Visualization Investigation of a Diesel-Gasoline Mixture Jet

  • Author / Creator
    Zhu, Jiaxin
  • This thesis is an experimental investigation using optical methods to study atomization of fuel injectors for IC engines using a dual fuel mixture involving diesel and gasoline blends, which is called "dieseline". Experiments were executed in a heated pressurized optical chamber which simulated some of the conditions typical in internal combustion (IC) engine fuel injection. High speed videography was used to obtain shadowgraph and Schlieren images which were used to evaluate the important atomization geometrical parameters of spray angle and penetration. The effect of fuel blending on fuel injection is shown. The experimental chamber was heated up to 850 K from room temperature (approximately 300 K), so as to cover the non-evaporating and evaporating conditions of the jet. Optical access windows in the vessel allow the simultaneous measurement using two high speed cameras. Traditional shadowgraph of liquid fuel jet is obtained through one camera; while the vapor phase of the fuel jet is observed using focused shadowgraph technique, whose setup is similar to the Schlieren technique. A total of 189 injection events are investigated. The effect of three input variables, chamber temperature, background gas density and injection pressure are studied on the jet penetration, quasi-steady liquid jet length, jet area and jet angle as output variables. The results show that dieseline fuel decreases the quasi-steady jet length significantly compared with pure diesel fuel, and the advancement of evaporation in temperature is less than 200 K in this study. The dieseline fuel is found not to change the sensitivity of the three input variables. Background gas density and chamber temperature are found to have significant influence on the quasi-steady liquid jet length. At the end, the experiment validity is checked with current literature.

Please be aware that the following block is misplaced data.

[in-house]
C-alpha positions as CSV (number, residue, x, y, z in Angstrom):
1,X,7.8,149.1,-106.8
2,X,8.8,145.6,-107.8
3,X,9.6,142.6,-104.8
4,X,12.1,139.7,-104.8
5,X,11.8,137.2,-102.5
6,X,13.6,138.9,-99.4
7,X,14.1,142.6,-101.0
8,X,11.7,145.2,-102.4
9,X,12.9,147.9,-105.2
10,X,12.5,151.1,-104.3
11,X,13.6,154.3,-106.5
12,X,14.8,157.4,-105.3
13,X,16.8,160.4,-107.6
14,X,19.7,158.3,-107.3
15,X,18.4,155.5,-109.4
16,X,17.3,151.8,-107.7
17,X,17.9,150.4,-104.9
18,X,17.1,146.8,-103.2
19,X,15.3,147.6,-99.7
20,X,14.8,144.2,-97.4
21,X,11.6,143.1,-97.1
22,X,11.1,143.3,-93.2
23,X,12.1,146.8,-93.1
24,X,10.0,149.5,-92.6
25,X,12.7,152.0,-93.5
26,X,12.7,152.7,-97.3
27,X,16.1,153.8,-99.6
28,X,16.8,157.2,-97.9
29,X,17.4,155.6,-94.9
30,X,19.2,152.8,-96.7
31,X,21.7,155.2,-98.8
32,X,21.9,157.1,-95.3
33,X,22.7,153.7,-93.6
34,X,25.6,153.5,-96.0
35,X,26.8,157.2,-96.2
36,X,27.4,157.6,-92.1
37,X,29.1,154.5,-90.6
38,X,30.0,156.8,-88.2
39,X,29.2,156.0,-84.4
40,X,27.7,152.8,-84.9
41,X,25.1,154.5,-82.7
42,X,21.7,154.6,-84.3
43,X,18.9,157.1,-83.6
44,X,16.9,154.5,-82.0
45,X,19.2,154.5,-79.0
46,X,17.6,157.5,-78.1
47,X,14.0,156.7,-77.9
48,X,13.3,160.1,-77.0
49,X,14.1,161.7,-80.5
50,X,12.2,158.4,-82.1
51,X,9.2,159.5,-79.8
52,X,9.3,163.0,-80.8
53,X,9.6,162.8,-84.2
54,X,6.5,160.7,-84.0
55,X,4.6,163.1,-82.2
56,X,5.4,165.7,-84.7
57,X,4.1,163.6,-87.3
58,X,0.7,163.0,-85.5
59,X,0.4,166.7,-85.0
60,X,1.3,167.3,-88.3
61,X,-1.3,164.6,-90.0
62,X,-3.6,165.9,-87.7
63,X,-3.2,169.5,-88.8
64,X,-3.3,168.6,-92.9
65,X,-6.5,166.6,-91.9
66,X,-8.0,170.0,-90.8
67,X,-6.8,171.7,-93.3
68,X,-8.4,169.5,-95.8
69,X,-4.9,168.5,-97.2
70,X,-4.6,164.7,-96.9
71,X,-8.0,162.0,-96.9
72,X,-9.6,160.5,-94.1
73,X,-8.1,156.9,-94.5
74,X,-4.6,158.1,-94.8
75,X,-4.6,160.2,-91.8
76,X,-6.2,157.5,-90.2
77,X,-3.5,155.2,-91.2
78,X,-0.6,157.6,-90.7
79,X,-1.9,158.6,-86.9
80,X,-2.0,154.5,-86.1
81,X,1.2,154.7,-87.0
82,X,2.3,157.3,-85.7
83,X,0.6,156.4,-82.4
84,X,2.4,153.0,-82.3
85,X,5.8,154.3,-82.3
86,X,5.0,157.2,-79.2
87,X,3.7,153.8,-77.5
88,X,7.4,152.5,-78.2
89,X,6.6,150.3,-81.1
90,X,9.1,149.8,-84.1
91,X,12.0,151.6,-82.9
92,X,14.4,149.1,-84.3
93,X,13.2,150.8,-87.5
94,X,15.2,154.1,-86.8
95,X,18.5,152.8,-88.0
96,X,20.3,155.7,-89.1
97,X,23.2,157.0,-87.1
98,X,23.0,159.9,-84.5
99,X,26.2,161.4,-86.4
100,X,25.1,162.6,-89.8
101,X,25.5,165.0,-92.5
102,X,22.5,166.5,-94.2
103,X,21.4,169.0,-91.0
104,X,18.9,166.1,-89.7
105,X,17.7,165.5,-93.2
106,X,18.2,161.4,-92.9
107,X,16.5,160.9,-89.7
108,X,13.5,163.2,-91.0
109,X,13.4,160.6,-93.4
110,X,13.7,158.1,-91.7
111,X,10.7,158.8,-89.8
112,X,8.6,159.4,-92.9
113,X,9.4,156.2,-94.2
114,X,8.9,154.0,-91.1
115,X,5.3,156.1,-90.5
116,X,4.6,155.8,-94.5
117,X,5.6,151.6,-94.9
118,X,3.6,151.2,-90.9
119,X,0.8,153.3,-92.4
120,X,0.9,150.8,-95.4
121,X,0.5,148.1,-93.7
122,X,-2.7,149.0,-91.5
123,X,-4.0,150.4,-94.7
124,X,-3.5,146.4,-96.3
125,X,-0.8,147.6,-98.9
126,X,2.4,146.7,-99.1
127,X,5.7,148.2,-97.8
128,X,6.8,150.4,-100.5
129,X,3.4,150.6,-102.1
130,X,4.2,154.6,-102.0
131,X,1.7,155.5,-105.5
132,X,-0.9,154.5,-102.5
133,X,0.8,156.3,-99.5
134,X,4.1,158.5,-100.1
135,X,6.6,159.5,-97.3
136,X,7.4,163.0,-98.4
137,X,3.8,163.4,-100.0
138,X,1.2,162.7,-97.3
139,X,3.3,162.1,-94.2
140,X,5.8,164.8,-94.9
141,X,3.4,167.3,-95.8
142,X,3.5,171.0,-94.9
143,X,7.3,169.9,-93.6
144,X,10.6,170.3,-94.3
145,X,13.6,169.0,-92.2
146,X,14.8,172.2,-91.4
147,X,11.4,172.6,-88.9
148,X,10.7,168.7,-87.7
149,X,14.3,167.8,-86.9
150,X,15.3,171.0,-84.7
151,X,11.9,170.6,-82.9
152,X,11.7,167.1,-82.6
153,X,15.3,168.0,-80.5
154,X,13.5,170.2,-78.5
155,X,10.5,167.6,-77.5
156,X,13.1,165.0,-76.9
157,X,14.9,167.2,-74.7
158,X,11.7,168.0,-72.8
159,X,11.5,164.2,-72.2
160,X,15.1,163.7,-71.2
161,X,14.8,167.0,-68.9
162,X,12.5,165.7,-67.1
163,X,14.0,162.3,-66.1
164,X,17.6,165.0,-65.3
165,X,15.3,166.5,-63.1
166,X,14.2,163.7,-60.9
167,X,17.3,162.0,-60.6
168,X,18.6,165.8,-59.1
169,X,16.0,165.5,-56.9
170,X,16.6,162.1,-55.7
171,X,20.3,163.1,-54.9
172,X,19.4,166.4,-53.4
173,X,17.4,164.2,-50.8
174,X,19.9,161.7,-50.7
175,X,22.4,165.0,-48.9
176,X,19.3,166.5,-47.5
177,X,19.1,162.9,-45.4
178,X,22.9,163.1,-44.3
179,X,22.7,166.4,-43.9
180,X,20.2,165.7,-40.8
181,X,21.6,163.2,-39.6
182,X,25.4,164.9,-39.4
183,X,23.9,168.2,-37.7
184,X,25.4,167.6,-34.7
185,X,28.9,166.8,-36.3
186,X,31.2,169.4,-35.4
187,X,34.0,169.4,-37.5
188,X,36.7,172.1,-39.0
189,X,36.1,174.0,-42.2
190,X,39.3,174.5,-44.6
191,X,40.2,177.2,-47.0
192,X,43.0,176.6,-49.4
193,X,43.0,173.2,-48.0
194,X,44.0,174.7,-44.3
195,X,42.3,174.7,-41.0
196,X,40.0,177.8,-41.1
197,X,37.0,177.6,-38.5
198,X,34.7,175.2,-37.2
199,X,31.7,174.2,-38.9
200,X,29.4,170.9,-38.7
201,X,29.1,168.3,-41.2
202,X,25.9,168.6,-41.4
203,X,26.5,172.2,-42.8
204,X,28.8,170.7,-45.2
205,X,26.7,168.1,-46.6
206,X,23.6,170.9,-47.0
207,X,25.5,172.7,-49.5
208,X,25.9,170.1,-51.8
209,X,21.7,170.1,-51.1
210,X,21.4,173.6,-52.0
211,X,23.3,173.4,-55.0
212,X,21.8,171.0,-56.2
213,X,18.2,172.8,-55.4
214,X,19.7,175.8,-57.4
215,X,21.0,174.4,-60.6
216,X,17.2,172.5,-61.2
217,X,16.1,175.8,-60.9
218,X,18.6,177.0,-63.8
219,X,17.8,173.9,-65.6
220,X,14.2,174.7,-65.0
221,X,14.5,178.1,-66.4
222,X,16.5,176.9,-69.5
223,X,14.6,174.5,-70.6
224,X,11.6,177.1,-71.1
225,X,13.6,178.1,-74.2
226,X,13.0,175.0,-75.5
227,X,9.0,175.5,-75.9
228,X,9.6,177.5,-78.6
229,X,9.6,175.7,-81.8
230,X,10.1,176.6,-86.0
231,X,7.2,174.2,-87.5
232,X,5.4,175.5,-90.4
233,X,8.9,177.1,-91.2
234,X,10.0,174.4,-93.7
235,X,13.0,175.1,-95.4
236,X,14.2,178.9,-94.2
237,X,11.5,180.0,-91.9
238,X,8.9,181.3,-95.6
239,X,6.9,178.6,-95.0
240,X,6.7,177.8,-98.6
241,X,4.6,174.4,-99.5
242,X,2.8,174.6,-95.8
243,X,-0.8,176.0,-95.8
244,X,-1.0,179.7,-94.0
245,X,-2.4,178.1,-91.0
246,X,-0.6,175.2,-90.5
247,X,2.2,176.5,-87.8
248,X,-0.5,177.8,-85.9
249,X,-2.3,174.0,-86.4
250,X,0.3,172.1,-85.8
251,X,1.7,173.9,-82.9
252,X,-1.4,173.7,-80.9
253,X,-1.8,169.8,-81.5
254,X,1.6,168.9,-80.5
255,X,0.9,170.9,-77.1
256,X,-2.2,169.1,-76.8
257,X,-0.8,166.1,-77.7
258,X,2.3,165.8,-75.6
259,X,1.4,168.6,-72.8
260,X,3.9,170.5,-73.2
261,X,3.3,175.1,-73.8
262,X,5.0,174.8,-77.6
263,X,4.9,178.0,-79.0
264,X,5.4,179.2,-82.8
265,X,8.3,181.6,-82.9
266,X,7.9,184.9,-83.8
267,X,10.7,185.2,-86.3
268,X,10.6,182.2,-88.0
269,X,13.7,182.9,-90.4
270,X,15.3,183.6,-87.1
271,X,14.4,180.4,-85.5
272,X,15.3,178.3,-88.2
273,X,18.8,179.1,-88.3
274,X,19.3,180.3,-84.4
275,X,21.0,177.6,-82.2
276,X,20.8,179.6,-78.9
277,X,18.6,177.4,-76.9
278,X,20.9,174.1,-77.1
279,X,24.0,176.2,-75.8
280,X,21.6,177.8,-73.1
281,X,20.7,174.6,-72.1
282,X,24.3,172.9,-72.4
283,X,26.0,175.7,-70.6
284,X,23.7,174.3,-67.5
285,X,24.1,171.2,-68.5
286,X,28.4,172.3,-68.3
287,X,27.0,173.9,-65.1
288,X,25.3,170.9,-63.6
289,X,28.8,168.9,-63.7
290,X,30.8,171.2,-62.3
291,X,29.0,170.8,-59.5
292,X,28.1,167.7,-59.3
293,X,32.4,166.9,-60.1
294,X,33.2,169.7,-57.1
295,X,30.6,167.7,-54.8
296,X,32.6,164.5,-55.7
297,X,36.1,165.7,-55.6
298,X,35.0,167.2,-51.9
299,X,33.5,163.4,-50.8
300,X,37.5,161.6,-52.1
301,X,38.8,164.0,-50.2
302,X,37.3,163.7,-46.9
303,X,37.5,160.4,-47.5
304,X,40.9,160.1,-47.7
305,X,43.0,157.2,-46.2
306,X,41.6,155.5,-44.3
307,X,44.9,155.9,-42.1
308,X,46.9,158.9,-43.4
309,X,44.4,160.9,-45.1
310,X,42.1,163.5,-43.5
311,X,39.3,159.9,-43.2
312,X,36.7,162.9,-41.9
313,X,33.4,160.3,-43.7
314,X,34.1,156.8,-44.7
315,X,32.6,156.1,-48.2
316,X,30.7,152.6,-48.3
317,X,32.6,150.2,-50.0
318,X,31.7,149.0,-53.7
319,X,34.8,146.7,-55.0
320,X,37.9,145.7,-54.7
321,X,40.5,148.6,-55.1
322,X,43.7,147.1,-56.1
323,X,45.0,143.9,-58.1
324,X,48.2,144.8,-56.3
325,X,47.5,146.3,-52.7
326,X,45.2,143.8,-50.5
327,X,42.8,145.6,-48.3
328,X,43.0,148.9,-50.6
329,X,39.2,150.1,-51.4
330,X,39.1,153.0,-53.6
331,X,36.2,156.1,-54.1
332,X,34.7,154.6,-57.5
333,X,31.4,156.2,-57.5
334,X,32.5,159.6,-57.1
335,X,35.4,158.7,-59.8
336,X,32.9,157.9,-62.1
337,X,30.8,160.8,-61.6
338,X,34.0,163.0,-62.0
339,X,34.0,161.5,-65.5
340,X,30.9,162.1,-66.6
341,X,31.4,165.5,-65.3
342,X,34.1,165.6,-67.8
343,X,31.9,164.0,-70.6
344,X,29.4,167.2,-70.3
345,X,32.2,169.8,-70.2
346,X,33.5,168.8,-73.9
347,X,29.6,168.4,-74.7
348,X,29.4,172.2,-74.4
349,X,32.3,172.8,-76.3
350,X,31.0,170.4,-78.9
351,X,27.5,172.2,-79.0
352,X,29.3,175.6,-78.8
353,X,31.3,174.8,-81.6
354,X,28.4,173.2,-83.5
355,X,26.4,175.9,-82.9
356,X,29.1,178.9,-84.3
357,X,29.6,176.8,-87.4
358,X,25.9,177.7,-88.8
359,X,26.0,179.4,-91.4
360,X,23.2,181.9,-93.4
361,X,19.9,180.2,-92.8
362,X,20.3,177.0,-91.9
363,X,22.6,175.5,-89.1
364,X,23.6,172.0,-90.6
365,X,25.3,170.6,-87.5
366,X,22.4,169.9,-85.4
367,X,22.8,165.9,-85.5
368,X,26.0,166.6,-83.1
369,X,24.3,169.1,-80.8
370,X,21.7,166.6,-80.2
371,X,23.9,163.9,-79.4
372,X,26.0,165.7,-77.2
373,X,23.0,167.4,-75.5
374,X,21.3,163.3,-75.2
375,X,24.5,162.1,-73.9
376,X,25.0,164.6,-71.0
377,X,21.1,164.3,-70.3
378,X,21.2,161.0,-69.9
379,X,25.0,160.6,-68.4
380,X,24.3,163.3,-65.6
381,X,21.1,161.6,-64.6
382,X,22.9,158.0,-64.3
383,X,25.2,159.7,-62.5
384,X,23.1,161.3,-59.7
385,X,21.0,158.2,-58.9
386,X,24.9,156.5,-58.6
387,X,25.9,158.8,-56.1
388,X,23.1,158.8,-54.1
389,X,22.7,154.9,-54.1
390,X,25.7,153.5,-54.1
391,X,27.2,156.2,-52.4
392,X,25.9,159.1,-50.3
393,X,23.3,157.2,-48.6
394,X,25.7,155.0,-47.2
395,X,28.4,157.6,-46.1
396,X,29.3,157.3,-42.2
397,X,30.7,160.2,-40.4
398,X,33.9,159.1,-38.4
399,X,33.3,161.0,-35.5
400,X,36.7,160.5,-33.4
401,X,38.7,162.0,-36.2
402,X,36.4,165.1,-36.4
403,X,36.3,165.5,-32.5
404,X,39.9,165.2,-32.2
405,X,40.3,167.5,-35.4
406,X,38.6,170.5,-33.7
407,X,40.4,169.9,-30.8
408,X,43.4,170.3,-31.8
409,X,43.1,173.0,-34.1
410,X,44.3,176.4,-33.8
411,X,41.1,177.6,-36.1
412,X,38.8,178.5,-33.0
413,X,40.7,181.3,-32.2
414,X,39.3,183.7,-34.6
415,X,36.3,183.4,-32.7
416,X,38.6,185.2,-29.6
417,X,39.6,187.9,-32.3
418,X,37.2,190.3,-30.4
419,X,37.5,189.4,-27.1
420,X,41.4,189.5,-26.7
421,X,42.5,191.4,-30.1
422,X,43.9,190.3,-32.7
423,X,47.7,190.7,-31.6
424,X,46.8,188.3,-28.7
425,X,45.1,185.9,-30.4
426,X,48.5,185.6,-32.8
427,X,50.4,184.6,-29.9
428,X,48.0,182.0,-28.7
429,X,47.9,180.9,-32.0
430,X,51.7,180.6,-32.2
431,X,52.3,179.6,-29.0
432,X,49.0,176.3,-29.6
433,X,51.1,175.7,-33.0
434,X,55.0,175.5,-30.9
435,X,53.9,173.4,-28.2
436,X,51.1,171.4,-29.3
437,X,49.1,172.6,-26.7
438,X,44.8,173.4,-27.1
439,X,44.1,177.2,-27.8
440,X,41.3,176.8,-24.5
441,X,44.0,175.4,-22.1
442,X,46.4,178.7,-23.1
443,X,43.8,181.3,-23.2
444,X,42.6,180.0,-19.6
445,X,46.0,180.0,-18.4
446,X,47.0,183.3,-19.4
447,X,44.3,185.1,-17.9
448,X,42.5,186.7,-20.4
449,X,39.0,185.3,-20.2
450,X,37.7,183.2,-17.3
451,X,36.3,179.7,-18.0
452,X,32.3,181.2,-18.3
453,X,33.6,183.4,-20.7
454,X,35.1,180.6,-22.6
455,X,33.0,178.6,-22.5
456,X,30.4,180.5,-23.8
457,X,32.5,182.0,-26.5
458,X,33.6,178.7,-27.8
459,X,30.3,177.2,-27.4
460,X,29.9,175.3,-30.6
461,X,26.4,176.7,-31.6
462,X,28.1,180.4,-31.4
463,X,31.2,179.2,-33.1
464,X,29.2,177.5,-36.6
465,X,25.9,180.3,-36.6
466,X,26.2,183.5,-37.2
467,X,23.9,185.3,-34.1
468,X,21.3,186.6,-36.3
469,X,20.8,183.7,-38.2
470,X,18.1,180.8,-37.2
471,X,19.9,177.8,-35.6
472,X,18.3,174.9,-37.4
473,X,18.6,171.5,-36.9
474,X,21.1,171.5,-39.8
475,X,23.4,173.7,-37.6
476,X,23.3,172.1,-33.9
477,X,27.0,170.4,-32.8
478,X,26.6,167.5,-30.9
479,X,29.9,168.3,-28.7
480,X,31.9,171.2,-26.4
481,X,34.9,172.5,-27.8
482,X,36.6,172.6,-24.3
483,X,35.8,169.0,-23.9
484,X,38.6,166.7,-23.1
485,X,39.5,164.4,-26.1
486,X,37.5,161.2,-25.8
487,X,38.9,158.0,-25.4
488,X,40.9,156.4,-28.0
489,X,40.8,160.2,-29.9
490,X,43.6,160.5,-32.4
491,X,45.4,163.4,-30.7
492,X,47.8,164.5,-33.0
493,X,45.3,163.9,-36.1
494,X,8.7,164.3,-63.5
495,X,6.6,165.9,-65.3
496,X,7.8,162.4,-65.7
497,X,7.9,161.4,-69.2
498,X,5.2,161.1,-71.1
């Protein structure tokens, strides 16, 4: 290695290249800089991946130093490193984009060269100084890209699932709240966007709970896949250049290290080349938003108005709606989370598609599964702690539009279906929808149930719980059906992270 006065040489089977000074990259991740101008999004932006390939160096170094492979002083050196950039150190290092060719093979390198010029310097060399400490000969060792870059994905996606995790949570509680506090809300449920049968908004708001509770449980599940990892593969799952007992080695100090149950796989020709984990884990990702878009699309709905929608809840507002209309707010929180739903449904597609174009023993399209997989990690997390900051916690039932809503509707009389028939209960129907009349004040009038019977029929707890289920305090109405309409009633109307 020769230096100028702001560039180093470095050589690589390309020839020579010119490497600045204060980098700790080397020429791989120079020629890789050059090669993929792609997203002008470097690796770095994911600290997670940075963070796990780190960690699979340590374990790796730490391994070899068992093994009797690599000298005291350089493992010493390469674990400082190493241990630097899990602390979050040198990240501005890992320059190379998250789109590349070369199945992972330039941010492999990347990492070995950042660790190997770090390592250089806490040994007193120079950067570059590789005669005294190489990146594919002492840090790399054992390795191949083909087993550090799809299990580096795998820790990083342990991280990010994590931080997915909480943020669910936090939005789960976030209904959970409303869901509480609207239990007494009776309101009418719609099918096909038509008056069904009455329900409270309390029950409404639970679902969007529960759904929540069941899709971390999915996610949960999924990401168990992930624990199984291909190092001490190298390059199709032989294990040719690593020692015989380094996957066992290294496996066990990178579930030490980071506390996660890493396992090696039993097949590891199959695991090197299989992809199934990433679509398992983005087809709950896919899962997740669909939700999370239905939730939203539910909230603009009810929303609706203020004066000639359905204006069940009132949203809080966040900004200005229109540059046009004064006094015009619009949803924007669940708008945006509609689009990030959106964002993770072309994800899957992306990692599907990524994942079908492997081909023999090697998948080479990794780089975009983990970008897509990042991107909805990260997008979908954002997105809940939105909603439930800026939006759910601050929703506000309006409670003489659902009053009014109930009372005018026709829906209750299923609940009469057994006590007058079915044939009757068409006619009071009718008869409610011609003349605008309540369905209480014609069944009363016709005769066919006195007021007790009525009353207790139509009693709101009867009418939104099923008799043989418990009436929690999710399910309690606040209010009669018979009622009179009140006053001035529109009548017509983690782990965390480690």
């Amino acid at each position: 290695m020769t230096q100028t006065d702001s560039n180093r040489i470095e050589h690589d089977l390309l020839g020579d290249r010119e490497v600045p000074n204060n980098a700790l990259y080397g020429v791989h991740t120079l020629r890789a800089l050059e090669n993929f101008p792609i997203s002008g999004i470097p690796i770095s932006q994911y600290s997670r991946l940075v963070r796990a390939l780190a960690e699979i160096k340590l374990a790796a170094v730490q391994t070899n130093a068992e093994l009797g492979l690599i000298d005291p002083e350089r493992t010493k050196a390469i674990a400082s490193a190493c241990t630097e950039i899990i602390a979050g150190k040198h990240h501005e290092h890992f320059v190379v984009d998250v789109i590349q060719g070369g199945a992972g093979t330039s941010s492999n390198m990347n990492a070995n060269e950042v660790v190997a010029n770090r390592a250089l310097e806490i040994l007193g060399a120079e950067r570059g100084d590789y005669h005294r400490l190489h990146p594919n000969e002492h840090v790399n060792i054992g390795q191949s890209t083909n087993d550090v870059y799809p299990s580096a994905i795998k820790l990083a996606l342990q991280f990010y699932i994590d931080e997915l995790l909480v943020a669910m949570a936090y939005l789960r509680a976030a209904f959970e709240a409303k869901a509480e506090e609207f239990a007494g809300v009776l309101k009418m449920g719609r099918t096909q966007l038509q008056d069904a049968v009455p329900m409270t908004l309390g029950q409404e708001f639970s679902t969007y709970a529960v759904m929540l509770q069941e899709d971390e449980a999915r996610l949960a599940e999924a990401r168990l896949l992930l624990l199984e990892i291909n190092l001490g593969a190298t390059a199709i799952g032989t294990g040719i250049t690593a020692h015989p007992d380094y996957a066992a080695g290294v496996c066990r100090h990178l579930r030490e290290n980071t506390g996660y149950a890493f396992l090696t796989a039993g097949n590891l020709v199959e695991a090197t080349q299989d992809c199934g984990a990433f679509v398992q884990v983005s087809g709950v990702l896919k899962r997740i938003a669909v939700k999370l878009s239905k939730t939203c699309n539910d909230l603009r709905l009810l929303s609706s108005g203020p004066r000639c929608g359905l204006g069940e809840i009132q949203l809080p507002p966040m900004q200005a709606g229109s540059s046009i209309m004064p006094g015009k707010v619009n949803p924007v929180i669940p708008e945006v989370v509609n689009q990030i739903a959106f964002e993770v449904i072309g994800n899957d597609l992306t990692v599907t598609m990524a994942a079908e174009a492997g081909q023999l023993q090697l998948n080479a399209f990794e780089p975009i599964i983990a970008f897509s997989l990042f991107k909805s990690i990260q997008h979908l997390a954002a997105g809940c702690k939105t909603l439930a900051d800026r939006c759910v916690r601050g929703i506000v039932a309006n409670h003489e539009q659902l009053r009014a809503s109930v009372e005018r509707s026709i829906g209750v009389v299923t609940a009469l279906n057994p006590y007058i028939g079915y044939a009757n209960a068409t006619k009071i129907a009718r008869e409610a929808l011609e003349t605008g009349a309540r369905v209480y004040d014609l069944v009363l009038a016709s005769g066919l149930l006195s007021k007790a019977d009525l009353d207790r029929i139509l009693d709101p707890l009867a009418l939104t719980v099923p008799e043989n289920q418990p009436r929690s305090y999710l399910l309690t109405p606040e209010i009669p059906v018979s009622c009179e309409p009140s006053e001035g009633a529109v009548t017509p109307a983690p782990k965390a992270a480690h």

• Subjects / Keywords
  • Graduation date
    Fall 2016
  • Type of Item
  • Degree
    Master of Science
  • DOI
  • License
    This thesis is made available by the University of Alberta Libraries with permission of the copyright owner solely for non-commercial purposes. This thesis, or any portion thereof, may not otherwise be copied or reproduced without the written consent of the copyright owner, except to the extent permitted by Canadian copyright law.